COSTA MESA — State agriculture officials Wednesday blamed hay cubes contaminated with a botulism bacteria for the mystifying deaths of at least 15 horses in stables across Southern California over the past two weeks.
Laboratory tests confirmed that from two to three pounds of the candy bar-size cubes, collected at a San Bernardino County stable where three horses died, contained remains of a rabbit that may have carried the bacteria, officials confirmed during a news conference at the Orange County Fairgrounds Equestrian Center.
It was there that the puzzling malady came to light Oct. 28, and in the space of a few days claimed the lives of seven horses. Two other horses at the center have been stricken with similar symptoms--quivering muscles, difficulty breathing and dull eyes--but remained alive Wednesday night.
State officials and local veterinarians, encouraged that no new cases have been reported since Tuesday, expressed optimism that the crisis that had alarmed stable owners and equestrians throughout Southern California has ended.
"Each day that passes with no reports of new victims is a positive sign that we may have isolated the problem," said Irvine veterinarian John Byrd, who treated the sick horses at the Costa Mesa equestrian center. "For the first time in a week, we're feeling better."
In all, officials said that 15 horses have died; seven in Orange County, three in Chino, three in Los Angeles County and two in Ventura County. Los Angeles County veterinarians initially estimated that three other deaths had occurred, but on Wednesday said that they had been mistaken.
Investigators focused on the possibility of botulism after eliminating other potential culprits such as rabies, strychnine, heavy metals, pesticides or infectious viruses.
Dennis Thompson, a state Department of Food and Agriculture veterinarian, said hay cubes had been fed to each of the afflicted horses.
Early on, veterinarians had suspected botulism, a type of food poisoning. But it was not confirmed until cubes from the Prado Park Stables in Chino were analyzed and animal remains were found.
The tainted cubes, Thompson said, were processed in Utah, where the hay was cut and then compressed into pellets by a large harvesting combine. Thompson said the rabbit may have been caught in the harvesting machinery, then shredded and pressed into the cubes. The resulting toxin secreted by the animal parts may have produced the botulism bacteria that was then passed on to the horses. The toxin strikes the nervous system, usually within 48 hours after being ingested.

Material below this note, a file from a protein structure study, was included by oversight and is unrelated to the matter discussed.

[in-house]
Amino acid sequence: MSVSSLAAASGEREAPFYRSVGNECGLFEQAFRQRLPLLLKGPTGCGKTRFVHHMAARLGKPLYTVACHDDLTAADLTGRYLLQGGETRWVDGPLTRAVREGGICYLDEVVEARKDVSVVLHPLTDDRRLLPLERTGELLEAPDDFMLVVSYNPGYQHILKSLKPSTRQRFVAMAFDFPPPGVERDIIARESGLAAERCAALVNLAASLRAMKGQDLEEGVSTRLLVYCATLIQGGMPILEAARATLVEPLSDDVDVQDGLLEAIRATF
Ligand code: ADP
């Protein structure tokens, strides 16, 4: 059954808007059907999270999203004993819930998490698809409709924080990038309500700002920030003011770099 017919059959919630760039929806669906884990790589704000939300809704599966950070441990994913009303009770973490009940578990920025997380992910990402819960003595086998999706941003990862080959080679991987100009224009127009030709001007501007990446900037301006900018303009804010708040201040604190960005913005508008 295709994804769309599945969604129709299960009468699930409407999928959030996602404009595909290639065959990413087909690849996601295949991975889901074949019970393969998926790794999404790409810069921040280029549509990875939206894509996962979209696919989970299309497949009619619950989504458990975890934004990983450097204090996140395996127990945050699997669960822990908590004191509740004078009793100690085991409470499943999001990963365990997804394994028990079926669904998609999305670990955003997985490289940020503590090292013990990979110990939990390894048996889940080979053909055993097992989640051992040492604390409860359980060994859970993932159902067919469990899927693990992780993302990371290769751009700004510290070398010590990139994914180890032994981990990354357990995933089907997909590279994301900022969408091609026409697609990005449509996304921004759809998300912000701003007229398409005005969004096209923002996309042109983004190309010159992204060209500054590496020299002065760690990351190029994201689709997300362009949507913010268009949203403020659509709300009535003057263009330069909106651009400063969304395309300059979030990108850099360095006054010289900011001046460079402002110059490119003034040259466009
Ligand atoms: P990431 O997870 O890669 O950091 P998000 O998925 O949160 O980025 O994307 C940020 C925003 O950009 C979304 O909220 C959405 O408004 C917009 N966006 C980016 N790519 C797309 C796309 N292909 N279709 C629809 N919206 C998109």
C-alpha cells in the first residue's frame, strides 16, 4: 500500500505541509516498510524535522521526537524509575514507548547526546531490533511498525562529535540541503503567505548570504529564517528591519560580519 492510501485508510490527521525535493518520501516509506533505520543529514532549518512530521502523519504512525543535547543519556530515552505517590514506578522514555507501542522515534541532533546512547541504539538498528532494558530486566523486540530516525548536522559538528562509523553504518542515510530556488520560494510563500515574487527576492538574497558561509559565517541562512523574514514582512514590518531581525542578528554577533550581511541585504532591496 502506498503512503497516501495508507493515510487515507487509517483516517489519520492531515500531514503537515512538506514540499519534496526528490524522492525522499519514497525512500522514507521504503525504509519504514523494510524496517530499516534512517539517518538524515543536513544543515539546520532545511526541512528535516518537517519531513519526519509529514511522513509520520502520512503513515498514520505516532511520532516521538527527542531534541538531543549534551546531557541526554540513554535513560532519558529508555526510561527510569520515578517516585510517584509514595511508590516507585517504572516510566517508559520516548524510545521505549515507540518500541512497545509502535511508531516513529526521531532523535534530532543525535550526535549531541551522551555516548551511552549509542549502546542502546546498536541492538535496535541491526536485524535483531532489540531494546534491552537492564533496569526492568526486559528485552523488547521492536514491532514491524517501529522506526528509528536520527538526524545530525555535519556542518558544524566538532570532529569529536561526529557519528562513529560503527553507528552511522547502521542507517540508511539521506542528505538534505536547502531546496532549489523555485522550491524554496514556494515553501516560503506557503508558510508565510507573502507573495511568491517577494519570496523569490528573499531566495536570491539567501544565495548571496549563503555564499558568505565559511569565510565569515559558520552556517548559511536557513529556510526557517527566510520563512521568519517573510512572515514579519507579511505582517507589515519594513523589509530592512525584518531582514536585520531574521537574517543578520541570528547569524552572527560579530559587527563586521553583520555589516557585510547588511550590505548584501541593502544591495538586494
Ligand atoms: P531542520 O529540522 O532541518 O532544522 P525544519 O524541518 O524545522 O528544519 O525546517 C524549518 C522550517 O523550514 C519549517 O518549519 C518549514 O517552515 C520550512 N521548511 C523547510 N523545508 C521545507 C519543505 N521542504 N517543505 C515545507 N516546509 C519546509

How many cubes have been tainted may never be known, Bryd said.
"Out of the 30,000 tons that they have sent down here (from Utah), maybe 16 or 17 are bad," he said. "We don't know if this is one load of cubes or an entire field of alfalfa."
The cubes were manufactured and distributed by Paramount Cubing, in southeast Los Angeles County. But Thompson said state officials have taken no action against the firm, except to quarantine those cubes delivered by the company to stables reporting sick horses.
To "firm up" the botulism theory, Thompson said testing of both the cubes and the stricken animals will continue. "Until proven otherwise, we believe that this is the cause," he said.
Thompson said the issue of whether the feed was prepared and shipped improperly has been turned over to the Feed, Fertilizer and Livestock Branch of the state agriculture department, the agency charged with regulating the animal feed industry. An spokesman said agency investigators have been dispatched to Utah to inspect the farms where the cubes are produced.
"At this point we have no reason to believe that anything improper has occurred," he said.
Byrd said the strain of botulism bacteria detected in the cubes is commonly found in dogs, cats and aquatic birds, but is extremely rare in horses. The last known occurrence of this type of botulism in a horse was 10 years ago in Florida. There is no cure for the illness, and the bacterium is considered one of the deadliest types known to man, officials said.
"One contaminated cube is enough to kill a horse," said Byrd, adding that he is awaiting the arrival of several types of experimental serums to treat those horses still suffering. "But nobody has had much experience with this, so there's no track record of how successful it might be."